Alumni Profiles Series: Natalya Wallin
Tell us about yourself.
I received a Master of Arts in Liberal Studies (MALS) from Duke Graduate School in 2010 and am currently a Master of Public Policy Candidate at the University of Chicago Harris School, a DACOR Fellow, former International Affairs Staff Writer and newly appointed Executive Editor of the Chicago Policy Review. I am also serving as Student Advisory Board Member of the newly launched Center for Policy Entrepreneurship at the Harris School which is a critical initiative to help students master the politics of policymaking.
What professional or career plans did you have in mind as you were completing your graduate degree here?
While completing my MALS degree, I thought I might want to do a Ph.D. that would allow me to focus on Eastern European studies and human rights. Instead I ended up doing a White House Internship for the Obama administration which gave me my first taste of DC politics and policy.
What have you been doing since you graduated?
After the White House Internship I had the opportunity to work at the U.S. Department of State Office to Monitor and Combat Trafficking in Persons – first as a Public Affairs Specialist and then as Special Assistant to the Ambassador. During my time there, it became clear to me that I wanted a background in public policy so that I could really have a voice in strategic decision making and policy planning. I wanted to look at underlying issues impacting vulnerability, and had a fire in my gut about wanting to do something about poverty, access to education, and economic opportunity, especially for women and girls.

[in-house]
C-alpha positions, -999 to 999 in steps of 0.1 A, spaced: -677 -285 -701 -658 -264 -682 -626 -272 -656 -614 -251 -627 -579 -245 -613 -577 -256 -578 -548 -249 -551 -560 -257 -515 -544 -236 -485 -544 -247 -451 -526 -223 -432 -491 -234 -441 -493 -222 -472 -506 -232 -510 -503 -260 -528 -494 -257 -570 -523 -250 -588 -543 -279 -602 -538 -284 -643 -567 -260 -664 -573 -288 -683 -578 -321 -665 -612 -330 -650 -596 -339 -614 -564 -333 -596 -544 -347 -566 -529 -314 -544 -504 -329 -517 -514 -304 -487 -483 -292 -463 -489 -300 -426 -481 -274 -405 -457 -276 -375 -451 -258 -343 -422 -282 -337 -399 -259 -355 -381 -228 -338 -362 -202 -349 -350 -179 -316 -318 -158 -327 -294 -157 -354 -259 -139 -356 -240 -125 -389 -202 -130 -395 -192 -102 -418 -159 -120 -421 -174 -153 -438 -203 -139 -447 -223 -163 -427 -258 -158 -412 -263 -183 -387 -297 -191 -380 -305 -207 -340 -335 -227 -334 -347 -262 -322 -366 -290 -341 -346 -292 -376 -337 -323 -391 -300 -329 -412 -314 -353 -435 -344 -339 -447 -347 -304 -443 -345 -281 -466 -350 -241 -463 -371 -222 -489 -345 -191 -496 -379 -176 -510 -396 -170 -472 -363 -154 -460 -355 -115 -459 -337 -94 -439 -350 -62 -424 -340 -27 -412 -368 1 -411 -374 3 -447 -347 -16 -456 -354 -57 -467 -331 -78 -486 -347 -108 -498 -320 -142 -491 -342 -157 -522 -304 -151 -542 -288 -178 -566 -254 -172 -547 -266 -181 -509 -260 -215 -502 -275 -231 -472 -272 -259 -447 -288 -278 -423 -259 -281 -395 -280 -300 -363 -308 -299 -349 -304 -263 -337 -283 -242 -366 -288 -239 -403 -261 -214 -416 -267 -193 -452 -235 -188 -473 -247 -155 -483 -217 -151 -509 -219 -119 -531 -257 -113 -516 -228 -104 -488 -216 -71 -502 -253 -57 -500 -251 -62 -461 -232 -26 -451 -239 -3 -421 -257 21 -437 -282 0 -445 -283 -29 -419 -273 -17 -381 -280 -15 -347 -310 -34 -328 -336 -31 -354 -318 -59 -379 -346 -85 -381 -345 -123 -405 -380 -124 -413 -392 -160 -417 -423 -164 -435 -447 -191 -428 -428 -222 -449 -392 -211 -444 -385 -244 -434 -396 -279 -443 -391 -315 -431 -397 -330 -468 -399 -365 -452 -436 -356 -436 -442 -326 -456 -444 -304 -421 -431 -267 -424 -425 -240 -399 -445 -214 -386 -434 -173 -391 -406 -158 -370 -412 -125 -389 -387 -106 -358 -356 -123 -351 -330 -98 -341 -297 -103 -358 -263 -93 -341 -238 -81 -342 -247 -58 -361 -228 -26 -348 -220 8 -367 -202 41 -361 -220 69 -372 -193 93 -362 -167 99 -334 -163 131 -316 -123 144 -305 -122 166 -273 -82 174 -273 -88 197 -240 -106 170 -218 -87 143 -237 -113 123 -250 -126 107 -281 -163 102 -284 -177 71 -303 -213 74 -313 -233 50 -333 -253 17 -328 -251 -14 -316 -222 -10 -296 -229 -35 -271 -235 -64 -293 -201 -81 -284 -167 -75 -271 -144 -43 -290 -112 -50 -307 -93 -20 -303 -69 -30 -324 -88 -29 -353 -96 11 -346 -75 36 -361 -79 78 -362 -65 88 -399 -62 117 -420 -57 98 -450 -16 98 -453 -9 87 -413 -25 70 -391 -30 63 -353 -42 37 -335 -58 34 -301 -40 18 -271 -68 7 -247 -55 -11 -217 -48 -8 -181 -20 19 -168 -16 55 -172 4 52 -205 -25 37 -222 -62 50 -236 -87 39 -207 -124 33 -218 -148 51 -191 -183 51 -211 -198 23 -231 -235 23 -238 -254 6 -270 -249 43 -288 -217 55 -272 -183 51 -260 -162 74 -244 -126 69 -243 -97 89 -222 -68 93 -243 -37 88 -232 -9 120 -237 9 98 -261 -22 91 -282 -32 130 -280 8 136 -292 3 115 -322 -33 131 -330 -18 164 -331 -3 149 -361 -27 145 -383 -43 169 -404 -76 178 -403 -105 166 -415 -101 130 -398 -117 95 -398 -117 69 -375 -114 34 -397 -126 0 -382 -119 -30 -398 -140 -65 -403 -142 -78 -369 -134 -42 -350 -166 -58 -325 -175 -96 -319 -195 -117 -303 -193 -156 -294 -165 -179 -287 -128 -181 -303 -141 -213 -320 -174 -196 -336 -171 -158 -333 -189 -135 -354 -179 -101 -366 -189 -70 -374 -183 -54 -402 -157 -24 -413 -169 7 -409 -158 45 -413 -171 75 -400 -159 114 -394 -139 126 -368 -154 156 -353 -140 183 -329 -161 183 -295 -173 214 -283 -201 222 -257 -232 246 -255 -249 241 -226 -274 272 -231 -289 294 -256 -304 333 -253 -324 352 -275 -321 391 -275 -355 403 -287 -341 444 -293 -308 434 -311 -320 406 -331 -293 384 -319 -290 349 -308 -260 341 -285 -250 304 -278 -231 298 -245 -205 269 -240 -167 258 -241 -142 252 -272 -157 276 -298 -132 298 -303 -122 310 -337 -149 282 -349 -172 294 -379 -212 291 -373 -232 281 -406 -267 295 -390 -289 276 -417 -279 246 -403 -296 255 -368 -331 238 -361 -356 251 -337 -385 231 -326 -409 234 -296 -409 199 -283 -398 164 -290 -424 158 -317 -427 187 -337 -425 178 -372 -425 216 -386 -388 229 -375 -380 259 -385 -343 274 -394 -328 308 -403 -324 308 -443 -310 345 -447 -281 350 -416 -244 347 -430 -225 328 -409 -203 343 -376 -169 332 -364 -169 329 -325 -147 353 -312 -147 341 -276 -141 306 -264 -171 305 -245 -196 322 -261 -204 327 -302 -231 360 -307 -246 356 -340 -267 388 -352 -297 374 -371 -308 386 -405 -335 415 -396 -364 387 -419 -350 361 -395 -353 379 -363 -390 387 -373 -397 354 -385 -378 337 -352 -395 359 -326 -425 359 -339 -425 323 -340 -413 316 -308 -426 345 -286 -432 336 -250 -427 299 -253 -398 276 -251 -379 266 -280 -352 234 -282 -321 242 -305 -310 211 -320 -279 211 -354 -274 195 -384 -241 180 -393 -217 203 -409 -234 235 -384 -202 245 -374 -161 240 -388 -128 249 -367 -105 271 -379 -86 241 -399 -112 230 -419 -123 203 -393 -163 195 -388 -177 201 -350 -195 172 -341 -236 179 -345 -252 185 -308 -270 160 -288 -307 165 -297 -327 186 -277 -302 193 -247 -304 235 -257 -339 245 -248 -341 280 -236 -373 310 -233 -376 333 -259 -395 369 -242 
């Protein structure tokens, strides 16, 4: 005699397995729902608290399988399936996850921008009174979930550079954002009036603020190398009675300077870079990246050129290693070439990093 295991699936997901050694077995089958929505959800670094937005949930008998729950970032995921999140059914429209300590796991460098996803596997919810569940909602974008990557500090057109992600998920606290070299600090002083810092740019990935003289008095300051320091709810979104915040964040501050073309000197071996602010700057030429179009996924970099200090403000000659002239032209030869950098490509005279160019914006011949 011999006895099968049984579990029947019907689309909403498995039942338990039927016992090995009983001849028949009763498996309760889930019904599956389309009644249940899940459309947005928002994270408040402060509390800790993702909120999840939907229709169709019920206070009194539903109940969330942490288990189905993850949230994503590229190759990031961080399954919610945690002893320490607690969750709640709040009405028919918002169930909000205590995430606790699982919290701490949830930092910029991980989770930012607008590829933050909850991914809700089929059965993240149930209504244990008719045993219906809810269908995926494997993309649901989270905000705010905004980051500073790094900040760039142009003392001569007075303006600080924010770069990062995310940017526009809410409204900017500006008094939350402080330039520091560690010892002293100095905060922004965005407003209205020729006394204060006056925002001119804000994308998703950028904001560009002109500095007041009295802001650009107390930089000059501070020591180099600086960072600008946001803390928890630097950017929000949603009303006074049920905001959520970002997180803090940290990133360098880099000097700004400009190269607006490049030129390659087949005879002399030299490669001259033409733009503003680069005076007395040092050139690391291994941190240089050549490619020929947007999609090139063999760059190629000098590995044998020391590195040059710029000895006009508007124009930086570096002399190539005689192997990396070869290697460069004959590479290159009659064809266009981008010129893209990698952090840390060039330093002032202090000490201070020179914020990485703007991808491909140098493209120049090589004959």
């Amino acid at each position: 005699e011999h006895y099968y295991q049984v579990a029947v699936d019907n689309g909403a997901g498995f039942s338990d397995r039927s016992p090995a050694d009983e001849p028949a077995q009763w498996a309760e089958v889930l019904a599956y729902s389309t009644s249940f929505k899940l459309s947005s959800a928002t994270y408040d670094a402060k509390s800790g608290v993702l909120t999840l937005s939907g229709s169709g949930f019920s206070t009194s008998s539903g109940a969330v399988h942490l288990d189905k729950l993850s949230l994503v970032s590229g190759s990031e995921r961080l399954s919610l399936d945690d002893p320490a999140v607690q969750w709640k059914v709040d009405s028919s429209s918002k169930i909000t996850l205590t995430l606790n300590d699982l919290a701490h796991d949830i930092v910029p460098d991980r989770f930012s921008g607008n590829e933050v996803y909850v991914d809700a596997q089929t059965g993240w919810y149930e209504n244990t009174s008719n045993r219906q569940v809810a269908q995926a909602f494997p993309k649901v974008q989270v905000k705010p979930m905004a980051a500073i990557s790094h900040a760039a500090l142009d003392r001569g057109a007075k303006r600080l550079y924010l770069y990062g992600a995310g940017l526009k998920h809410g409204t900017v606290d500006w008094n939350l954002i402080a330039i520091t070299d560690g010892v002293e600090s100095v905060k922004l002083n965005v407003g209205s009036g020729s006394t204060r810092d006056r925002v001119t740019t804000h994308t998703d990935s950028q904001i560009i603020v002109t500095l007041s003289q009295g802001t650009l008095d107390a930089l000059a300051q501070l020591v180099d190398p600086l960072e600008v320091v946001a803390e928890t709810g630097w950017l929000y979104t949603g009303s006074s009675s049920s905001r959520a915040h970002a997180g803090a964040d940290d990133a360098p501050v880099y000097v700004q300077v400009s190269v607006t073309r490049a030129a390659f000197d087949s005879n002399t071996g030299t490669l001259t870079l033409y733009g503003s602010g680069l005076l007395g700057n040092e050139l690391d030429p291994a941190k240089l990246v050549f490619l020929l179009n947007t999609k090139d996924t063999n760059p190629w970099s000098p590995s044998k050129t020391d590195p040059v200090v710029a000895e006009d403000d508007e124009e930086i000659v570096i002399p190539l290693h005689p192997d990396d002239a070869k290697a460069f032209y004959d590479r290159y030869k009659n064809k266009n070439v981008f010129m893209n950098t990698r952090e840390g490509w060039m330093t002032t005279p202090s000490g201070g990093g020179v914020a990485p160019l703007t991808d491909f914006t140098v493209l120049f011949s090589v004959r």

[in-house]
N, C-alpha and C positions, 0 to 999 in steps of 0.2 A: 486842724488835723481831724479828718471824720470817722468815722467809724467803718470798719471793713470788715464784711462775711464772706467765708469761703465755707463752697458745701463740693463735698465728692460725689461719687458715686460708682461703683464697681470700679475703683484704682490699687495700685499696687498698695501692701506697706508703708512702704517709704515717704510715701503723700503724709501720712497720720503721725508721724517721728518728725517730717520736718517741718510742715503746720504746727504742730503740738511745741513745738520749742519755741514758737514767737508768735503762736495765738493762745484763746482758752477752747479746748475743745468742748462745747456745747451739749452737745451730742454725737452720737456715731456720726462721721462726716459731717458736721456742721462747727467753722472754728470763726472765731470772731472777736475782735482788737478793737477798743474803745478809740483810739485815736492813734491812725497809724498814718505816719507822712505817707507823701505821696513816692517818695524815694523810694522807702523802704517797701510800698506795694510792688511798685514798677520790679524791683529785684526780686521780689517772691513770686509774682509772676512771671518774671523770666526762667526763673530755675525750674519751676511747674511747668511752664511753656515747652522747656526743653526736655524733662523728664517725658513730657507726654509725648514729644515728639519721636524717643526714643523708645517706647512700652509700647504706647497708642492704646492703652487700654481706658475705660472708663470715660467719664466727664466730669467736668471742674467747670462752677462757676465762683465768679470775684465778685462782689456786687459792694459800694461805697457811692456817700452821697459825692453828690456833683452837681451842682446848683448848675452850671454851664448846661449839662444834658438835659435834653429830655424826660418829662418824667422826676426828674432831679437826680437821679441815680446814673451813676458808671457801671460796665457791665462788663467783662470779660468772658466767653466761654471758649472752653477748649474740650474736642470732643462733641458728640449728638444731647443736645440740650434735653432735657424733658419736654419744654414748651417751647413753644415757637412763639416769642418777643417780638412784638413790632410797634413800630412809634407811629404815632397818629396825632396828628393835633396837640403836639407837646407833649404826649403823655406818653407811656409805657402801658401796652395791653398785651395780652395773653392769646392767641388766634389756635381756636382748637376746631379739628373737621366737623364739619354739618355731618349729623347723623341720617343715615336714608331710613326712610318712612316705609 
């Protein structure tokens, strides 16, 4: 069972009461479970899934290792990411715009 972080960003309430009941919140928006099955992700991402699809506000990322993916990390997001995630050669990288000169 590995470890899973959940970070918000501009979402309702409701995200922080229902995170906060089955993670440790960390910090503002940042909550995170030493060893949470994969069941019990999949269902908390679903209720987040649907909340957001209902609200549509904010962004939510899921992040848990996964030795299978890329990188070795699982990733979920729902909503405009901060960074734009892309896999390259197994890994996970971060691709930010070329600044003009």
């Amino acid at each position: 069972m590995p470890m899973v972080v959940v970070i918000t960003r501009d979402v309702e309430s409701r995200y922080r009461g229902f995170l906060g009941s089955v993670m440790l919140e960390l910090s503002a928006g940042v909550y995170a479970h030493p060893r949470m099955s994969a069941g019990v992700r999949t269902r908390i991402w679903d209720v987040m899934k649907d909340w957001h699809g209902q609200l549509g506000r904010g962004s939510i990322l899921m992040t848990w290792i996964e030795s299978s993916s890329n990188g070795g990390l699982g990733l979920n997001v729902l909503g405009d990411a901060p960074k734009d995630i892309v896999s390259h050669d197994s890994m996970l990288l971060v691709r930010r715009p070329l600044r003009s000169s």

With the support of Ambassador Luis CdeBaca, Senior Coordinator at the State Department Laura Rundlet, and Dr. Martin Miller at Duke, I went to University of Chicago Harris School of Public Policy and started their MPP program in the Fall of 2013. My first year at Harris has been pretty much a full-immersion experience in economics and statistics. That’s not my background and the Harris School has some amazing professors in those fields so it definitely whipped me into shape. I wouldn’t exactly say I enjoyed every minute of it especially around finals, but it was exactly what I needed.
Tell us more about your current work. What is your favorite thing about what you do? What are you looking forward to, professionally?
In between exams and problem sets, I’ve got several activities and projects right now that I’m excited about as I finish up my first year at Harris, prepare for a summer internship in Kosovo, and think about plans for next year!
Chair of first ever Ready for Hillary event in Chicago!